« Rien ne me réjouis tant que le soleil d’automne... Soleil noir ! » (“Nothing rejoyces so much as the autumn sun... Black sun !”, Belle de Jour)
For the first time there is almost no fire. Just a candle in Marina’s hands. But only the inattentive missed her opening statement: « Je tombe dans la flame » (“I fall into the flame”). The whole film is burning in the architect’s candle.
Well, there is the sun, that great ball of fire, the source of light. Entering the church, the house, spreading over the bed, over Neil and Marina, capturing her into the wonder in the end.
« Il s’agit d’une cérémonie religieuse, en quelque sorte... Très émouvante... A laquelle je tiens beaucoup. » (“It is a religious ceremony, in a way... Very touching... Very dear to me.”, Belle de Jour) The Christ is a reference to The Tree of Life and to Buñuel and Sade (see here). This is the temple of the orgies, the movie theater where we seat. It is rather empty this time. Maybe the director suspected that To the Wonder would have a discrete and generally unenthusiastic reception.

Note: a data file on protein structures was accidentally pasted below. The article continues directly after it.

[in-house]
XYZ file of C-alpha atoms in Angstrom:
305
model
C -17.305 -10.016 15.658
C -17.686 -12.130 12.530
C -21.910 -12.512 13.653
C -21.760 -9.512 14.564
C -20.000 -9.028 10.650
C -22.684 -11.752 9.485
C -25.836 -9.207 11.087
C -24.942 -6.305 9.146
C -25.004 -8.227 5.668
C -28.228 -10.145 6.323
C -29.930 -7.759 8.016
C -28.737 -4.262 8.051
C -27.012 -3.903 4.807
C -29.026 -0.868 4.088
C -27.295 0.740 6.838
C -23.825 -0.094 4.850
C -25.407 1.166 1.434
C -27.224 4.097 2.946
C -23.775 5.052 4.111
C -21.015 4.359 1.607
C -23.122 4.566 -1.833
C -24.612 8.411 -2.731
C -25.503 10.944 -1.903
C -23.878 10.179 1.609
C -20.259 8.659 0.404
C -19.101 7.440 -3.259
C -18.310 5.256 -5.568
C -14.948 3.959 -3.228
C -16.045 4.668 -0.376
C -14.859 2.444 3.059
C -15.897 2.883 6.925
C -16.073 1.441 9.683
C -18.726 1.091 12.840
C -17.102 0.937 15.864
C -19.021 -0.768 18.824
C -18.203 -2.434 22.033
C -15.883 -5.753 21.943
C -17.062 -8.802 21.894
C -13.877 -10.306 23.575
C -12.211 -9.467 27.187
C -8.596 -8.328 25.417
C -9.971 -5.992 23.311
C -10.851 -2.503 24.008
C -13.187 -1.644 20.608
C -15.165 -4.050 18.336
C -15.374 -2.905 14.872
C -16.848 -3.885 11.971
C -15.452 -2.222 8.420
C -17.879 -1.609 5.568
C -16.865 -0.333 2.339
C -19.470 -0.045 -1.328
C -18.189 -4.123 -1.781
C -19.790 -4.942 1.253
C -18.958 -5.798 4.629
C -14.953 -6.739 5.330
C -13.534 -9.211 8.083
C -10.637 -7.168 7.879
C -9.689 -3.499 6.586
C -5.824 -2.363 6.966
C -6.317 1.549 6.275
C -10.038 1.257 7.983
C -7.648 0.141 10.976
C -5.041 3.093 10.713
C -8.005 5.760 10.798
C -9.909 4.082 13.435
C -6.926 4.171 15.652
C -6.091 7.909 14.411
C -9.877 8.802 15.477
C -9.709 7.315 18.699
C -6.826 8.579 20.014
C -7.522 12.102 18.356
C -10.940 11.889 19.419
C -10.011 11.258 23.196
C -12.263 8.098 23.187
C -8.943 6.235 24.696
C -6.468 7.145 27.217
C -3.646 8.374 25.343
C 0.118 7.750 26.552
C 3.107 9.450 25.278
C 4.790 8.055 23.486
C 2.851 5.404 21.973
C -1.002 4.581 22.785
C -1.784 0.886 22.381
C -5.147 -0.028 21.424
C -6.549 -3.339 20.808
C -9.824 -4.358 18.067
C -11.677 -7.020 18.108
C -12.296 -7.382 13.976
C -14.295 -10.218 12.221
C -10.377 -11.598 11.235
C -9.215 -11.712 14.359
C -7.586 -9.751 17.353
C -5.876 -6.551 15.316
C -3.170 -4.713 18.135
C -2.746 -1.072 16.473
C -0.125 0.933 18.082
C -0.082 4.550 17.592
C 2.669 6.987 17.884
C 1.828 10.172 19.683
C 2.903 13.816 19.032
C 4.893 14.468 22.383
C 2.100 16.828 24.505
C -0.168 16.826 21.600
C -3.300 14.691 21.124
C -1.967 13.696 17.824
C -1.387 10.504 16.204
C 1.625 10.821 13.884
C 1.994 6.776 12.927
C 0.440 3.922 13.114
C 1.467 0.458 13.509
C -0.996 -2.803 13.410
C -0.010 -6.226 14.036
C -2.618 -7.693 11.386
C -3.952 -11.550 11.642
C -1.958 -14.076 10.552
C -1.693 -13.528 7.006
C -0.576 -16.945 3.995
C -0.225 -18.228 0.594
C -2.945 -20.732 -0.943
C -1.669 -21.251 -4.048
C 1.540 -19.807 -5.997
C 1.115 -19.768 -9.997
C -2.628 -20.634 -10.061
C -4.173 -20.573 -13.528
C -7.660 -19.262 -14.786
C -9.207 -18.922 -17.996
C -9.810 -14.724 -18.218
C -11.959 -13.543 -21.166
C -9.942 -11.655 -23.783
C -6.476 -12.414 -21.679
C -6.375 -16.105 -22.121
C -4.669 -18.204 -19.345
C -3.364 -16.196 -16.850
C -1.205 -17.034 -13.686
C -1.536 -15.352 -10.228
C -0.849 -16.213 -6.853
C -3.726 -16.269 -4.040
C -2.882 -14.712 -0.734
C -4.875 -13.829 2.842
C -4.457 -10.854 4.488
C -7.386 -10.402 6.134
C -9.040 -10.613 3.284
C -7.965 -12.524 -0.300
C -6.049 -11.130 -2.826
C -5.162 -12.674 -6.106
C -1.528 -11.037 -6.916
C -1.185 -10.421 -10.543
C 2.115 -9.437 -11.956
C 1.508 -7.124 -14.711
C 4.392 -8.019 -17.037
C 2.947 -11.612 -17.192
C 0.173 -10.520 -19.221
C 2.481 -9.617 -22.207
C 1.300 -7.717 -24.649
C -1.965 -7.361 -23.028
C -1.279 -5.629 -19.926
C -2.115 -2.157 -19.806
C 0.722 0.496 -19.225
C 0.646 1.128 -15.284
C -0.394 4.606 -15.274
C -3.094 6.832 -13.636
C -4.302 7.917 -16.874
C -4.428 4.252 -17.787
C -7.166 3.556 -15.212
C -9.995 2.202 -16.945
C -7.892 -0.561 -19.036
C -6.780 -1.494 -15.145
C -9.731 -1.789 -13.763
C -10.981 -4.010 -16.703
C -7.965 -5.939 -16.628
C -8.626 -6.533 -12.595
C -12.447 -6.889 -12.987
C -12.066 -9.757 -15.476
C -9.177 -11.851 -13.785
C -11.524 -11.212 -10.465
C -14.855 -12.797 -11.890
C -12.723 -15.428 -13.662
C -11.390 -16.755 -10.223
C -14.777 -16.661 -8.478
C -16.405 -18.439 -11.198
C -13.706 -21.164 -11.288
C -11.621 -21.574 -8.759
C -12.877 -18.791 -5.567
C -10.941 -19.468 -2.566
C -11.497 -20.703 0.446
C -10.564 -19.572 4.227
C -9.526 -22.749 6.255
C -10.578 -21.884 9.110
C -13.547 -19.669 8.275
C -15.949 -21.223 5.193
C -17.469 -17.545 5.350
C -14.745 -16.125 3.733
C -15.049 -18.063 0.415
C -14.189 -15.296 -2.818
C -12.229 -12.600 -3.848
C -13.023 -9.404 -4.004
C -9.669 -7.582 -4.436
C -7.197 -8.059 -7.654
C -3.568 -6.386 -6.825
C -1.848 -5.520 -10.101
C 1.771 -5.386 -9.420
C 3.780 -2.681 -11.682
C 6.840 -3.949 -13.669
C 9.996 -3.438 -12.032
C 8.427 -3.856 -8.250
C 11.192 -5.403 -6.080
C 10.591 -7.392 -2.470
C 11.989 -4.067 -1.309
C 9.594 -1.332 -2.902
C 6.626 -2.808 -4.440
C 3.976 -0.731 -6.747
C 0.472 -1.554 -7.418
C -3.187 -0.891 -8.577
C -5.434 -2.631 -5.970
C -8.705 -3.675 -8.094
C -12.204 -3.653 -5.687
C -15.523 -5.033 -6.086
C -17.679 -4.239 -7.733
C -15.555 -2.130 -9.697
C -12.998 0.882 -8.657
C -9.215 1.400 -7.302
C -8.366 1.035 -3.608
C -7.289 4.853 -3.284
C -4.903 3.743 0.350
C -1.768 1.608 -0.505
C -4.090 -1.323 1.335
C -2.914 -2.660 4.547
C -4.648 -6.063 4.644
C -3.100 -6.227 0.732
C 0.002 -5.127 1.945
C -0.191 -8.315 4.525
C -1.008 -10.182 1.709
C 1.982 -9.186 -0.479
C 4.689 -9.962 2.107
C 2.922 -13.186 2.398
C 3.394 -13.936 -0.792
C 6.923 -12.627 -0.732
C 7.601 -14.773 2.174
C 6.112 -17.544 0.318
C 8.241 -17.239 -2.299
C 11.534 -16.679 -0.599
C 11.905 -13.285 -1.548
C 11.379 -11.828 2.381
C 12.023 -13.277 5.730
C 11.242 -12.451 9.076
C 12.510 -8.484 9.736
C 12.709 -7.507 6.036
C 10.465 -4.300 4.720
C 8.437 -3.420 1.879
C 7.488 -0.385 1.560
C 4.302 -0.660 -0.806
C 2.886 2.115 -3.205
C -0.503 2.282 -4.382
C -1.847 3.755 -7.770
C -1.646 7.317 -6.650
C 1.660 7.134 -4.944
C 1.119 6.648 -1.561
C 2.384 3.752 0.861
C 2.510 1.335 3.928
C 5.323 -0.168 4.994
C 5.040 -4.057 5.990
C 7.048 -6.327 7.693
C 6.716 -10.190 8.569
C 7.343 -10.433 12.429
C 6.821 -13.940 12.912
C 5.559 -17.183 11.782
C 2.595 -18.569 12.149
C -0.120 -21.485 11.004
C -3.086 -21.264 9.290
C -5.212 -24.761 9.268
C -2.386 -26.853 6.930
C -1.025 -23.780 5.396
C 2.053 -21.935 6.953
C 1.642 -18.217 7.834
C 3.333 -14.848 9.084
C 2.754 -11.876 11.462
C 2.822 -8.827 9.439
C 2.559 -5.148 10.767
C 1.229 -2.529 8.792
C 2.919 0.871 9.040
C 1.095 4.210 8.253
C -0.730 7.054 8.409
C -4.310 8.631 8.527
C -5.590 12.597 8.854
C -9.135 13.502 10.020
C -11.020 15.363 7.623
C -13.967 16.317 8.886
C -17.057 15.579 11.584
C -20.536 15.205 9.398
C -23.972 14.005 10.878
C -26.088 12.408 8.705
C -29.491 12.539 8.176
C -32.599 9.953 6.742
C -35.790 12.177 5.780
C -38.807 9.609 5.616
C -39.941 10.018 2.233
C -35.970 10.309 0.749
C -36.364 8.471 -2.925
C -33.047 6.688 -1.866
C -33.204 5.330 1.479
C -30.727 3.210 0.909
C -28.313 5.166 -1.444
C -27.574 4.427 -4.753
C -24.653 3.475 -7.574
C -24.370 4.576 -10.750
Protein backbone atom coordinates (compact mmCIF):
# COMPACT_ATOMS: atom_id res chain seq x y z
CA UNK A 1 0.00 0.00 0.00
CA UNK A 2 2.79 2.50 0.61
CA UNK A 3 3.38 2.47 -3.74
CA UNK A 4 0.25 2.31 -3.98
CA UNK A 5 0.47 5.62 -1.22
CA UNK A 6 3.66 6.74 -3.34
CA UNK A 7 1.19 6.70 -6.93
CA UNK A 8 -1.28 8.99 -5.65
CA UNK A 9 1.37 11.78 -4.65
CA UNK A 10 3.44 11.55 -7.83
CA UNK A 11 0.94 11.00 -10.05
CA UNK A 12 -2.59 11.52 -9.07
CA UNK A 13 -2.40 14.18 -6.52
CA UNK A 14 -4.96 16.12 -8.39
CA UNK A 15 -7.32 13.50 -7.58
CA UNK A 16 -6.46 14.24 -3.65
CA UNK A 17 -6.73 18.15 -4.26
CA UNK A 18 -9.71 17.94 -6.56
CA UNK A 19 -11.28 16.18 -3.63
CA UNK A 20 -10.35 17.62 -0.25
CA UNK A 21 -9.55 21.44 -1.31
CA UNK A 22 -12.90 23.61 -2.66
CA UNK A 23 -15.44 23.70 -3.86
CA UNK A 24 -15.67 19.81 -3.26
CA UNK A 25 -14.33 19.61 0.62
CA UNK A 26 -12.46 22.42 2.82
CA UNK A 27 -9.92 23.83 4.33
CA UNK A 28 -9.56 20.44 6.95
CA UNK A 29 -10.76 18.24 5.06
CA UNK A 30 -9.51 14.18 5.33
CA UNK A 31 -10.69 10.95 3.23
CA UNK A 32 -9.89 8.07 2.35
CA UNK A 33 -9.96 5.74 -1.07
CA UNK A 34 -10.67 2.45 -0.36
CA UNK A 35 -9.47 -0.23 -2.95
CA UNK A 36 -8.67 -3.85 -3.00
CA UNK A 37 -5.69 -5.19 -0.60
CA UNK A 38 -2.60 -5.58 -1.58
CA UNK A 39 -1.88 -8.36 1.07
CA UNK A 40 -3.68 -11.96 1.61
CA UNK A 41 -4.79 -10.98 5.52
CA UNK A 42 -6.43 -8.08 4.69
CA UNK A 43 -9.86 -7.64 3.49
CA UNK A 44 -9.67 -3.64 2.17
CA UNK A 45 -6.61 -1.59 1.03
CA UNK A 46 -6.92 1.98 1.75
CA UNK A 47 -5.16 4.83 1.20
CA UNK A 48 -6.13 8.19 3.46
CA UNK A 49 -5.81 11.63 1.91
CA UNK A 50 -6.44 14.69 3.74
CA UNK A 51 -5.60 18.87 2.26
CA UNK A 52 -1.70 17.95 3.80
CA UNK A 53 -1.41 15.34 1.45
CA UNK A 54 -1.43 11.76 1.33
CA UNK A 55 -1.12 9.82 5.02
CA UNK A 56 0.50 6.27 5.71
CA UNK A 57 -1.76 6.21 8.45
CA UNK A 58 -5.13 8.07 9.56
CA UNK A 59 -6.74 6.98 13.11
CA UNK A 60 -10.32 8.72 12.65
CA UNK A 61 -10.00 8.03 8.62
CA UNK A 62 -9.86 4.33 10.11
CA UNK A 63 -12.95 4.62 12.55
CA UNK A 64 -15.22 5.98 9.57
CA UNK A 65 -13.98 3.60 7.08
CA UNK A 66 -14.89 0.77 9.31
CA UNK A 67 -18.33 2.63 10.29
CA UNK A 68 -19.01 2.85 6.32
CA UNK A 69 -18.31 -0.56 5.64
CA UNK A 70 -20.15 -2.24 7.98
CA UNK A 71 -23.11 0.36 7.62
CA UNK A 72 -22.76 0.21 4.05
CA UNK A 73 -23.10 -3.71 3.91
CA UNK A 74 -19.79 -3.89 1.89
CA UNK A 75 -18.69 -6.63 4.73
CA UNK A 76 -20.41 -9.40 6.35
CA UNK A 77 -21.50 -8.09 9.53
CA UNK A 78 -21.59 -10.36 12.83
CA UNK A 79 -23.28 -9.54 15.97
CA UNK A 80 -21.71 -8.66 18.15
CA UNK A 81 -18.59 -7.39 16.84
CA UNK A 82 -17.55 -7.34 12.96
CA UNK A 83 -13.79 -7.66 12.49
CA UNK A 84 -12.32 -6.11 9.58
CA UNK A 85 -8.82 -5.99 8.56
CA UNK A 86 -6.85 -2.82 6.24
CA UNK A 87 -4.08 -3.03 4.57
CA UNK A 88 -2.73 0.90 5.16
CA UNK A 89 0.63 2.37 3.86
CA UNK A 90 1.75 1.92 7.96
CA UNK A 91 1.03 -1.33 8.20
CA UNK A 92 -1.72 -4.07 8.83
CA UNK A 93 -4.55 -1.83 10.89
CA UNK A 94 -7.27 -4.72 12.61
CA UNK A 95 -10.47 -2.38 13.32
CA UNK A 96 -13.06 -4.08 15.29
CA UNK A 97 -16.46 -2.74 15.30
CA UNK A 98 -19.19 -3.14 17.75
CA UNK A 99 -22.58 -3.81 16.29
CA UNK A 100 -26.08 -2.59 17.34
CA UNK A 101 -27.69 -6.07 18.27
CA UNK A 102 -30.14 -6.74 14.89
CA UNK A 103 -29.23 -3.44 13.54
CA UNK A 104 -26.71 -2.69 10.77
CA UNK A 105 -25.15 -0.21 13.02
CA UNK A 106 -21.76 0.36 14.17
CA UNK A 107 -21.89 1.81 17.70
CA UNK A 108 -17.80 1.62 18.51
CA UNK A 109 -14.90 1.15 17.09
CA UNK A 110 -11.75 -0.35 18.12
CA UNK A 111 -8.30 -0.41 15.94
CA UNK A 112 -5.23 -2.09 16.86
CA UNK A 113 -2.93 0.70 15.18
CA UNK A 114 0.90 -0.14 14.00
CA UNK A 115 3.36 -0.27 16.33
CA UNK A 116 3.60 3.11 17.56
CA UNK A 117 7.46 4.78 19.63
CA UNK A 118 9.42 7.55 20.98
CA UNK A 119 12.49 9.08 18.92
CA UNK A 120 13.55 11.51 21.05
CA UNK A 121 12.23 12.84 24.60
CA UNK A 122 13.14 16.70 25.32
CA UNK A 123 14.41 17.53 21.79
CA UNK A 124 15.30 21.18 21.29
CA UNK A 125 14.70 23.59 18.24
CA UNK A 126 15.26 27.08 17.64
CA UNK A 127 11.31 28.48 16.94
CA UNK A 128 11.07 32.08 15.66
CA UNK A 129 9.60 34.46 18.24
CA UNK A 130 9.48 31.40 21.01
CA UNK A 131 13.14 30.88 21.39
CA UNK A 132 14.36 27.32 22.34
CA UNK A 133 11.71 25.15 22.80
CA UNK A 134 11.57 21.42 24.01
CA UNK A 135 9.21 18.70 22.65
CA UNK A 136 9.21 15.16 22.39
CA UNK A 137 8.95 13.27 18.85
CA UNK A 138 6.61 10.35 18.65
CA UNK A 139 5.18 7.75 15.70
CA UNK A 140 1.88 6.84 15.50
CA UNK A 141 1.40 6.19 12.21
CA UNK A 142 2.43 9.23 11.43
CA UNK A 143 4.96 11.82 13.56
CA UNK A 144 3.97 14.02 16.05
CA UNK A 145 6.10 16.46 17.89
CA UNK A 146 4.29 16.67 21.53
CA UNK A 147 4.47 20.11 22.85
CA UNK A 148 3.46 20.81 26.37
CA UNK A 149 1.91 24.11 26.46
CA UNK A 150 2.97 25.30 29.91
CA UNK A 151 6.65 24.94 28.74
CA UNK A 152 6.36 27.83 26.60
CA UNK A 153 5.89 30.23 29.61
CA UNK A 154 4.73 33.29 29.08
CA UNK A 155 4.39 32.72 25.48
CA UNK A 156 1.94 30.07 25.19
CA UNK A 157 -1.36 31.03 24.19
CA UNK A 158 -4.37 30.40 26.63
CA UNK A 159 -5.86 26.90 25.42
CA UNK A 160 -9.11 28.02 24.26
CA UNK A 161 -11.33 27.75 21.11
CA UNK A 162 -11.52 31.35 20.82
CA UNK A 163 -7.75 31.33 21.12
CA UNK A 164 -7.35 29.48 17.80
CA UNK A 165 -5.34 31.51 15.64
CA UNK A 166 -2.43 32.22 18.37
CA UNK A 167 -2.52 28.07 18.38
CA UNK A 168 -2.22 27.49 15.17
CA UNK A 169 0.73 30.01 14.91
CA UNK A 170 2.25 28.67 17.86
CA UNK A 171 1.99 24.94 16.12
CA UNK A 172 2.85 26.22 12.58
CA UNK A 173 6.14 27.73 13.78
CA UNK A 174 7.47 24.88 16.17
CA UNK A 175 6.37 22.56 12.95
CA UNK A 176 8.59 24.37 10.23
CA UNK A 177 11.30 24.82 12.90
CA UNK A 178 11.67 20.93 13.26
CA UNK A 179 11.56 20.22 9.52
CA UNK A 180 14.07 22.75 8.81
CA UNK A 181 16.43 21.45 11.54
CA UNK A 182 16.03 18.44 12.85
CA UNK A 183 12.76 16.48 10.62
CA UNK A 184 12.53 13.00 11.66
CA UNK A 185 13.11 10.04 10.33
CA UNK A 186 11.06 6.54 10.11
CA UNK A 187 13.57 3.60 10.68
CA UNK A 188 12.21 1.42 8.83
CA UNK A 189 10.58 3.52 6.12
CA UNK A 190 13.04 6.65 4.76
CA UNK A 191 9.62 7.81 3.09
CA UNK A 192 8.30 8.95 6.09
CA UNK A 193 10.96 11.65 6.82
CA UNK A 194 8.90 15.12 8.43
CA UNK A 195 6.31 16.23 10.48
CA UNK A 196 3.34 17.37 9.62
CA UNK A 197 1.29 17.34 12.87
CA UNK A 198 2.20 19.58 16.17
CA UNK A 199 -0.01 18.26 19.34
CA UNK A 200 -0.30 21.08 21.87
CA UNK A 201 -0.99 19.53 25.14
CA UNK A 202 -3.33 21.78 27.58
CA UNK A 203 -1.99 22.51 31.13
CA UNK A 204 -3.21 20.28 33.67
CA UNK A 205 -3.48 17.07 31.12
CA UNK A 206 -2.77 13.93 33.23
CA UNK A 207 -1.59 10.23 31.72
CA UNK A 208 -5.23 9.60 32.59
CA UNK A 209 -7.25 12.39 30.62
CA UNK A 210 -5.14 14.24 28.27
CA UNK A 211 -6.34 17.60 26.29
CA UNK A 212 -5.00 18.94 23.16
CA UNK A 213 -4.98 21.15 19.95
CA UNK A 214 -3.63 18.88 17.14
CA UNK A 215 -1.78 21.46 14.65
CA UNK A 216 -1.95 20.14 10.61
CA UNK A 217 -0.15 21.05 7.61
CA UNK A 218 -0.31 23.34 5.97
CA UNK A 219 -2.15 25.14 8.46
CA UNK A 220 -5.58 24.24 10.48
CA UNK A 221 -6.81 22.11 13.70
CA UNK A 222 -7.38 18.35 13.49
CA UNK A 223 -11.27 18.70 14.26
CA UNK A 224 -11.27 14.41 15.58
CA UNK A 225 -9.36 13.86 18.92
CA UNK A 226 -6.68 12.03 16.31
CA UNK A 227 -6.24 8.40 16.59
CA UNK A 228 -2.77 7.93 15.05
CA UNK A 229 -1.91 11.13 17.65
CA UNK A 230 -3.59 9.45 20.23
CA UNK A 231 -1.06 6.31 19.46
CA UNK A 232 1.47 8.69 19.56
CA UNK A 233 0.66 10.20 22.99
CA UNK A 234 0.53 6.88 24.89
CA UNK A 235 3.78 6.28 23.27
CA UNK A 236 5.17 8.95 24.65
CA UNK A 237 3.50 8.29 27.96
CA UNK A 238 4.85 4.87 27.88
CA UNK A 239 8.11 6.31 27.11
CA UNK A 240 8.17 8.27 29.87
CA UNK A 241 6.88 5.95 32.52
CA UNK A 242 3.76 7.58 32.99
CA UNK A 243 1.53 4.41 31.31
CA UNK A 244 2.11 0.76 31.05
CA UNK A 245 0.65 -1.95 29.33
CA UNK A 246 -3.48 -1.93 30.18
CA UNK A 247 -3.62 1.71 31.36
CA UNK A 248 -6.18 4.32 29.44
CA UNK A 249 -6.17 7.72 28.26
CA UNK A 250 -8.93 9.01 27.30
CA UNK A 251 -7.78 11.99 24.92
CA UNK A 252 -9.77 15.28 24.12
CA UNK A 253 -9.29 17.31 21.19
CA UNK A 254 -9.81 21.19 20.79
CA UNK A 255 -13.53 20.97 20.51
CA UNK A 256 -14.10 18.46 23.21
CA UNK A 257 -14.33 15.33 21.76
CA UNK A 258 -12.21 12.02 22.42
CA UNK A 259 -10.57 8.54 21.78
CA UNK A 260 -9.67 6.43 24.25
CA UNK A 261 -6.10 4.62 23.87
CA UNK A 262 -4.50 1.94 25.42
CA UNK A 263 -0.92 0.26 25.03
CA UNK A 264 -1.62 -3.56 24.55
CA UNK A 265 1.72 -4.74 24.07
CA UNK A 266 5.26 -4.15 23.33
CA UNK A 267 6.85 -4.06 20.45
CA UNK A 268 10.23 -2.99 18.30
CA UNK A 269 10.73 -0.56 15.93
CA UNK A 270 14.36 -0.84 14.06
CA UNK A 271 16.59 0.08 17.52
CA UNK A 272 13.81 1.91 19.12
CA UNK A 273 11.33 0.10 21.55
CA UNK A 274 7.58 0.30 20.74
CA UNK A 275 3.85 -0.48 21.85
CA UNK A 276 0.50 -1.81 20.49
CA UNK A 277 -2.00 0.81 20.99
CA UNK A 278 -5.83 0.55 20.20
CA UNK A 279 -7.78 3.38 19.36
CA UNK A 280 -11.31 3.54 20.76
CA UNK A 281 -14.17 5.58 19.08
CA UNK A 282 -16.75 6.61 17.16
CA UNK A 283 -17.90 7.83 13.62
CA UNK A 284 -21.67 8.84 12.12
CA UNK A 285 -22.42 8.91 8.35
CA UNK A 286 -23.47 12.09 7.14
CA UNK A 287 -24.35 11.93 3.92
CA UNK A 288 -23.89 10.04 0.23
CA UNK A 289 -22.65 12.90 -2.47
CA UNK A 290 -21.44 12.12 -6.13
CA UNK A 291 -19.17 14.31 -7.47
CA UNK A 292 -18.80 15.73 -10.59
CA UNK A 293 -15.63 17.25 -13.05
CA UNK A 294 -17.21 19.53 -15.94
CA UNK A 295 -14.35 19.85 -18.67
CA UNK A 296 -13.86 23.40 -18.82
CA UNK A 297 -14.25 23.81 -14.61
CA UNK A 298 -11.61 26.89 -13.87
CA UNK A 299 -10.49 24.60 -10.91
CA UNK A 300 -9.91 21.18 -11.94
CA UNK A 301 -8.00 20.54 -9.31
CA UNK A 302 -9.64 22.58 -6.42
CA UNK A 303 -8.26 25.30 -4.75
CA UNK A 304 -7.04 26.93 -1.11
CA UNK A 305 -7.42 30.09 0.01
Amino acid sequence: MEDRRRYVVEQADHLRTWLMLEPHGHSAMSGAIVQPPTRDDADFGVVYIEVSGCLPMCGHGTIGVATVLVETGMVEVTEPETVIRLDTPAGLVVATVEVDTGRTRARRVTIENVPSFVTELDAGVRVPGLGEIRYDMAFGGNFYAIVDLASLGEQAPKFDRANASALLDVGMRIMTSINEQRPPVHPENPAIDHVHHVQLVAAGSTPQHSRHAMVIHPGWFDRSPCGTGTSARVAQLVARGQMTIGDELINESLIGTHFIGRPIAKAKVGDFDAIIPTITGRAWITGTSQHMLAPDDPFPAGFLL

Yes, the sun is once more central: the sun itself (and its light), the eagle (that stares at it), Versailles (the palace of the sun king/“malick”). And, yes, the analogies with Bataille and Sade continue in To the Wonder (might be a good idea to have a look in the past posts on this). The lines of the film are a montage of appropriations from diverse literary sources, notably philosophical and religious. In line with The Tree of Life, the parody continuous, in a Catholic tone with Marina and Quintana, in a Protestant one with Neil and Jane (see Richard Brody’s review about this).